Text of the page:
Creativity

Why Simplicity Matters Today

For a long time, I and plenty of others have been preaching the message of simple, clean design.  At the same time, I’ve been teaching about the enormous media clutter that makes up our lives.  Some researchers say that the average American sees as many as 5,000 media messages a day – from billboards, print ads, banner ads on websites, TV and radio commercials – even video monitors on gas pumps.  But it wasn’t until I was reading the book:
Chasing Cool: Standing Out in Today’s Cluttered Marketplace” that I put the two things together.  As authors Noah Kerner and Gene Pressman write:

“We see a similar philosophy in Apple stores today, on Google’s home page, in Tiffany’s instantly identifiable and constantly alluring robin’s-egg blue branding.  Consumers are overwhelmed by too many options.  An aversion to clutter  – both literally and existentially – is a wise editorial strategy for any product offering.”

There’s the connection.  We’re so overwhelmed by all the clutter that’s filled our lives, that when it comes to products, websites, and more, we just want it simple.  Make it clean, make it uncluttered, and make it work.  Maybe it’s time you re-evaluated your web presence, products, or other media to make sure you’re not adding to the mess.  Simple is always better.

As Leonardo Da Vinci said a long time ago: “Simple is the ultimate sophistication.”

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7 Comments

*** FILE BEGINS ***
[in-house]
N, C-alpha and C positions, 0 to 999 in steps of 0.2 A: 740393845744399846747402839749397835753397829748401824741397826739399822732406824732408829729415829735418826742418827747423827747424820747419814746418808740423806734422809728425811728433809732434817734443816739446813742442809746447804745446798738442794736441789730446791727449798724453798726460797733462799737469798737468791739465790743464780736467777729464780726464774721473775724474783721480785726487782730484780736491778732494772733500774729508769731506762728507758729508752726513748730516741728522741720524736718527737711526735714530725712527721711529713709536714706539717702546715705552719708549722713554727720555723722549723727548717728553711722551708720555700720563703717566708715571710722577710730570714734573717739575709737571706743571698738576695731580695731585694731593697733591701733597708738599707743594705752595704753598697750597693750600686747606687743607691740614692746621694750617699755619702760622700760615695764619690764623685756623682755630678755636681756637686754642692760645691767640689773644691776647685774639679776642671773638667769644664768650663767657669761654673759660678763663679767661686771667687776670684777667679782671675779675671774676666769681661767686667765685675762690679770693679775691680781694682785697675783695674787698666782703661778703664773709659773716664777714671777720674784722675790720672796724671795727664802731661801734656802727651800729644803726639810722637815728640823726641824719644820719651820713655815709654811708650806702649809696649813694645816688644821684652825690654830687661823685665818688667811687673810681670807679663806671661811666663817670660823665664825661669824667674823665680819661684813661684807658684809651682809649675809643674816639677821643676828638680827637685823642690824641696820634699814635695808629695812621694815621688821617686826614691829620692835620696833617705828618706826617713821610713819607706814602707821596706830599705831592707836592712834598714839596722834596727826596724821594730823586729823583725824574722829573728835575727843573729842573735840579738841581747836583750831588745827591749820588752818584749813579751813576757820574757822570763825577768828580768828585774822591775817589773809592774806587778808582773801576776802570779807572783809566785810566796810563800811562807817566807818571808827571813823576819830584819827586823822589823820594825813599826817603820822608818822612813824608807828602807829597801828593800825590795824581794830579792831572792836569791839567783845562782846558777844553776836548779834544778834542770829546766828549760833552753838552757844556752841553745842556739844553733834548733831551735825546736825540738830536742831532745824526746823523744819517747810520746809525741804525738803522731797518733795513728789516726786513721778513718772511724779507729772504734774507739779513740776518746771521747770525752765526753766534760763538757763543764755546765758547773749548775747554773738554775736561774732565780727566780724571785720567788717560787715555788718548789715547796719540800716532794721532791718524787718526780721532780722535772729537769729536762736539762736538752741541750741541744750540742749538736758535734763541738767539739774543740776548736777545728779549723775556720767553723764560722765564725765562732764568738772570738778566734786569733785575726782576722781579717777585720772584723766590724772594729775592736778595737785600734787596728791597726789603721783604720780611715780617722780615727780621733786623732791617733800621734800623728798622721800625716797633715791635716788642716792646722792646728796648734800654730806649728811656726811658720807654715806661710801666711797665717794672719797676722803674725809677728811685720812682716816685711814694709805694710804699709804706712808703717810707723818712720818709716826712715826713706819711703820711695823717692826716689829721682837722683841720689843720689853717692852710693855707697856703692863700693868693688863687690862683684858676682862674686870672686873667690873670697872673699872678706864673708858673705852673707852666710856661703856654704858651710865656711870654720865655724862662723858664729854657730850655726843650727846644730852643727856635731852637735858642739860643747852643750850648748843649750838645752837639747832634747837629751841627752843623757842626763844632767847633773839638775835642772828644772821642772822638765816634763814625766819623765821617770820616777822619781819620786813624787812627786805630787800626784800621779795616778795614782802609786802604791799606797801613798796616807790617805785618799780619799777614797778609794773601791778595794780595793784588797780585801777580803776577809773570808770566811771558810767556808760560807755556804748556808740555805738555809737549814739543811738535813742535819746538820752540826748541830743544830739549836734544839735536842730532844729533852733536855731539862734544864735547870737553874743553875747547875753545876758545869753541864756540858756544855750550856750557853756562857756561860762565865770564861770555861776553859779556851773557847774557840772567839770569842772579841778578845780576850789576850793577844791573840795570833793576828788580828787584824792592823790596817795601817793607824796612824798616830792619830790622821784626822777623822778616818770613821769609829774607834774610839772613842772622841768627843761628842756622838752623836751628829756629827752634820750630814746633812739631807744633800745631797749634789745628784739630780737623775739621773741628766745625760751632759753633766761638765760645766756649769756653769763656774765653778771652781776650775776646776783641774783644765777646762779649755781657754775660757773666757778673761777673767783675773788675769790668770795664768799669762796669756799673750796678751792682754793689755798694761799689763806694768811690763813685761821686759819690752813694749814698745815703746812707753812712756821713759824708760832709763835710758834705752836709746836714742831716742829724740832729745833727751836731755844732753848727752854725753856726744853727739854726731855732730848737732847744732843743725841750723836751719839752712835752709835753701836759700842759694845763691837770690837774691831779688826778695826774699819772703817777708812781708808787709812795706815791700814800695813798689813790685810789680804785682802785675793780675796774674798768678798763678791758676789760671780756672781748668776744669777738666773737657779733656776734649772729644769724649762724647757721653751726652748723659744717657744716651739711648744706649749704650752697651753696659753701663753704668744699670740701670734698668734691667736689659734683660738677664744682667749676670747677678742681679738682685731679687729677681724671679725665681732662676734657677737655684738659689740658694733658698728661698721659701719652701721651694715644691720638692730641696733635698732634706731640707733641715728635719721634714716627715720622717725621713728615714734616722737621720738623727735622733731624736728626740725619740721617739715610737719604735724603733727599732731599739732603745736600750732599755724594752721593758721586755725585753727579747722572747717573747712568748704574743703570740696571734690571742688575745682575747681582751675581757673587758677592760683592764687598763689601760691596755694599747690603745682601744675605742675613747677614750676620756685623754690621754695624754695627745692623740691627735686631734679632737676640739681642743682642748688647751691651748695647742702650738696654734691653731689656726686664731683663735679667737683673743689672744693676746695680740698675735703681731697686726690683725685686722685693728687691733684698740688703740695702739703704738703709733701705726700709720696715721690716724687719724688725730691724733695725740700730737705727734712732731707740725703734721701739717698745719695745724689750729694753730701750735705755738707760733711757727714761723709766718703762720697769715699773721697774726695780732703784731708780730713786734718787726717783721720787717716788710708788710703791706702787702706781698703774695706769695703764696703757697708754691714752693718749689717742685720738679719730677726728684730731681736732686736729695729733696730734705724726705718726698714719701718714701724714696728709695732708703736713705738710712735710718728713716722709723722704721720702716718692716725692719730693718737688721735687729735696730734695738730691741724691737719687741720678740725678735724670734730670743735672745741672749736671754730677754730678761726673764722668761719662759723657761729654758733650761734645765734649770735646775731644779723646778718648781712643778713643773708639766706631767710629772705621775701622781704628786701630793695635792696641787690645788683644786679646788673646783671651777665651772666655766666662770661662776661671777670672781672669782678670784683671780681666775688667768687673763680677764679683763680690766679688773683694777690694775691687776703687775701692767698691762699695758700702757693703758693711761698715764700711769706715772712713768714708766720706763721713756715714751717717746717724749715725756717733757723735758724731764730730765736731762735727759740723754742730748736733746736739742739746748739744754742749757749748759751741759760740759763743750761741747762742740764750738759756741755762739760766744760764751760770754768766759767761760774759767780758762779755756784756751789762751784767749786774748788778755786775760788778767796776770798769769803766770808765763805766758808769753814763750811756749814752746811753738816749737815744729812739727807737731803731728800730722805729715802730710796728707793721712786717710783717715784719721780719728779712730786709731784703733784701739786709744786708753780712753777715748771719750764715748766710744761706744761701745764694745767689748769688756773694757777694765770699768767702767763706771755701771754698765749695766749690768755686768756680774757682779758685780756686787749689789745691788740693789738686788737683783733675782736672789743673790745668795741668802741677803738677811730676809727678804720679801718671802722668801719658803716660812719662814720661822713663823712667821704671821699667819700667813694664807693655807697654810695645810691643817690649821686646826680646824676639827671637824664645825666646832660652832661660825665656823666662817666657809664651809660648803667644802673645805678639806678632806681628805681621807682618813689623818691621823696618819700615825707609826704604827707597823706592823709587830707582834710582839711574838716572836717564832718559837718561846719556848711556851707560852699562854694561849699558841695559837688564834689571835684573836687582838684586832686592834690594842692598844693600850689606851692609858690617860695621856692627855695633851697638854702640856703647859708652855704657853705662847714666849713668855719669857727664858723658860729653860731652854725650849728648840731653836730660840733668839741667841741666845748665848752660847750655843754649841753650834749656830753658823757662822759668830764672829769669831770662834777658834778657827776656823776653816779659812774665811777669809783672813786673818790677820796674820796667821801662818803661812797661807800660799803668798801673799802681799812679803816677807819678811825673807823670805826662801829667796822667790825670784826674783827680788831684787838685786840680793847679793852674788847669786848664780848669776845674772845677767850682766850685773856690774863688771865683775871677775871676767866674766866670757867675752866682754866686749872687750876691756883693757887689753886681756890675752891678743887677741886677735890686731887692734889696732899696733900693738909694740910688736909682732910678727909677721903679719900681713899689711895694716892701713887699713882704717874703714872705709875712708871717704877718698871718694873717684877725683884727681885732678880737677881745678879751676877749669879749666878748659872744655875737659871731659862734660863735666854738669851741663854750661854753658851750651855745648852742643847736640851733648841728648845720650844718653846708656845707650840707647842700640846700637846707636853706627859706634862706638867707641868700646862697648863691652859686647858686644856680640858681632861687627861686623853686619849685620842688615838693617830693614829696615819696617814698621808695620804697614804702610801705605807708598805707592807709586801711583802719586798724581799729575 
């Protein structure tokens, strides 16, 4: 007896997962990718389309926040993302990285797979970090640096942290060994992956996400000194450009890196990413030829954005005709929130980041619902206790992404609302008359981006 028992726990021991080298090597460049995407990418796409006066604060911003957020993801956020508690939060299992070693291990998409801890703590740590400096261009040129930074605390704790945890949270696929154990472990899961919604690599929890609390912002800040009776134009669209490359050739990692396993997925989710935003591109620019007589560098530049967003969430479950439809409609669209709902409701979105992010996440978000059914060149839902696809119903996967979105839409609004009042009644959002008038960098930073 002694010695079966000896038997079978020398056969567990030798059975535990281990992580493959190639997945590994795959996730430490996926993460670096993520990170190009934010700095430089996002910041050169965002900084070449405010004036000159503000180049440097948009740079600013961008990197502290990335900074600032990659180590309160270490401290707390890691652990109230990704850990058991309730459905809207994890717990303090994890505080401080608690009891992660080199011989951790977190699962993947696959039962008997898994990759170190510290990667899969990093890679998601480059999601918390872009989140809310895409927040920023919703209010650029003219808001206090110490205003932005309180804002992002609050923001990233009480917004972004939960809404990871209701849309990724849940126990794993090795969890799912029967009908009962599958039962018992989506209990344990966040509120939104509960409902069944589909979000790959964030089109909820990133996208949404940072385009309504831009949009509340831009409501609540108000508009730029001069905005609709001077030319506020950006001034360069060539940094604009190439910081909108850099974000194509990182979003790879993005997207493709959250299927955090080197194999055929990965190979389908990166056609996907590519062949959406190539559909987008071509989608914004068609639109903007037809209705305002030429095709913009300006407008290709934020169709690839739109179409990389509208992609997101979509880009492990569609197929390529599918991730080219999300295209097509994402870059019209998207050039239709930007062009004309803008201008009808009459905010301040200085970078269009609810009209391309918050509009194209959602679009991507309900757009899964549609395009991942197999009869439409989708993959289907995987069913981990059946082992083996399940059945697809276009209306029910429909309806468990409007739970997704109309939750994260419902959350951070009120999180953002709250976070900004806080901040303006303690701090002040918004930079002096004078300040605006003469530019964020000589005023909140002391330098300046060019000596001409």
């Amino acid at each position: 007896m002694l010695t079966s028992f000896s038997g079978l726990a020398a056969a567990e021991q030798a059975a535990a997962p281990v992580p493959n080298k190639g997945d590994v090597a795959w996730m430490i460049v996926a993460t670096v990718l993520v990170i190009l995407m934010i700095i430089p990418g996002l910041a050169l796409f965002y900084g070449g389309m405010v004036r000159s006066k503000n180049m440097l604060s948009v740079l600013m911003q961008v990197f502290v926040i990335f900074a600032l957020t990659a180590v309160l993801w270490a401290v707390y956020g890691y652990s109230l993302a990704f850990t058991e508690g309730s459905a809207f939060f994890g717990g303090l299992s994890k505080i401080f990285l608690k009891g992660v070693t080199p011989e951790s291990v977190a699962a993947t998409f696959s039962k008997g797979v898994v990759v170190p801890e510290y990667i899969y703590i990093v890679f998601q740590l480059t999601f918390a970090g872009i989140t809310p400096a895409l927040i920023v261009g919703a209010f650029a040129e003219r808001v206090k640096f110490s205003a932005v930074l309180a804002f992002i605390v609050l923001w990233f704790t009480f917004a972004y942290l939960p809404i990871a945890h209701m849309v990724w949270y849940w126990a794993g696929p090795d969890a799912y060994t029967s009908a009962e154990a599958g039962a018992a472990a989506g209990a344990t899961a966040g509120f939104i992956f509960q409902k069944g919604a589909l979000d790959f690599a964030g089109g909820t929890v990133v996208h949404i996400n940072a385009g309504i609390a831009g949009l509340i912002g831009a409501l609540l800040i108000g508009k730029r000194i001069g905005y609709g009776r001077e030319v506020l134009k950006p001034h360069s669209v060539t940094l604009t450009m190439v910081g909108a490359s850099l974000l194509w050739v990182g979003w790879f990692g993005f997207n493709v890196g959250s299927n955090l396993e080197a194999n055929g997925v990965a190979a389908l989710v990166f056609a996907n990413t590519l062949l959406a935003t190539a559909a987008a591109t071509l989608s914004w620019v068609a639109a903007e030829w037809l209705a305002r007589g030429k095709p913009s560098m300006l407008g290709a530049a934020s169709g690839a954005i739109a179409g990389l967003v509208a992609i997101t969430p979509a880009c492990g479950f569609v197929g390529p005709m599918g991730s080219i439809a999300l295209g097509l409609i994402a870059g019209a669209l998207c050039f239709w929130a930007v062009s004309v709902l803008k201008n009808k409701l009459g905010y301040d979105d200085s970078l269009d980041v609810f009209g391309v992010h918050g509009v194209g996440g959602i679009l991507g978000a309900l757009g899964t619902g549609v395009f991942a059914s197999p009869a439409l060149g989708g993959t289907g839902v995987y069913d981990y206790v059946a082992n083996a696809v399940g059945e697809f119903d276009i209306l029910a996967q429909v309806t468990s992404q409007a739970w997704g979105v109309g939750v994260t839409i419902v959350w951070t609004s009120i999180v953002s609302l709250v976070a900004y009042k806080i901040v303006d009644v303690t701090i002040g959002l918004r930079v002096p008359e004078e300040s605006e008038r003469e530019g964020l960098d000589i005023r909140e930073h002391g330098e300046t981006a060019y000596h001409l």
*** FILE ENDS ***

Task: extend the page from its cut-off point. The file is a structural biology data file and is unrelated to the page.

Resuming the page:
1. + Substance. Have something to say (and be able to back it up) before you open your mouth / promote your message in any format. This is foundational as well. The best marketing message will only help you go out of business faster if what is behind the message is junk. (Or bunk.)

  2. Yes sir. +1. And whatever other small and simple statements that can say “I agree.”

    Of course, I could have just said that, but it wouldn’t have made the comment anything more than a “yes sir” moment :p

  3. I think we are all attracted to the simple when our lives are so crowded with noise and clutter.

    Those organisations that keep things simple win. Their message overwhelms the million chattering confused complicated voices out in the electronic noise.

    Compare
    Apple vs Microsoft
    Google vs Yahoo
    Men vs women (did I say that?!)

  4. Simplicity is the beauty of Twitter, no more than 140 characters. However, it’s also the problem with twitter. It’s the problem because most people don’t think about how they can maximize all 140 characters. Few things are more annoying than tweets that go longer than 140 and use a link to finish off the tweet. Think about what you’re saying in 140 characters or write a blog and use twitter to link to it.

  5. Great read, I couldn’t agree more. Designing simple is always a challenge. Too much becomes too busy… not enough and you’re not effective. Thanks for the reminder… keep it simple!

  6. t’s the problem because most people don’t think about how they can maximize all 140 characters. Few things are more annoying than tweets that go longer than 140 and use a link to finish off the tweet. Think about what you’re saying in 140 characters or write a blog and use twitter to link to it.

  7. Simplicity is the beauty of Twitter, no more than 140 characters. However, it’s also the problem with twitter. It’s the problem because most people don’t think about how they can maximize all 140 characters.

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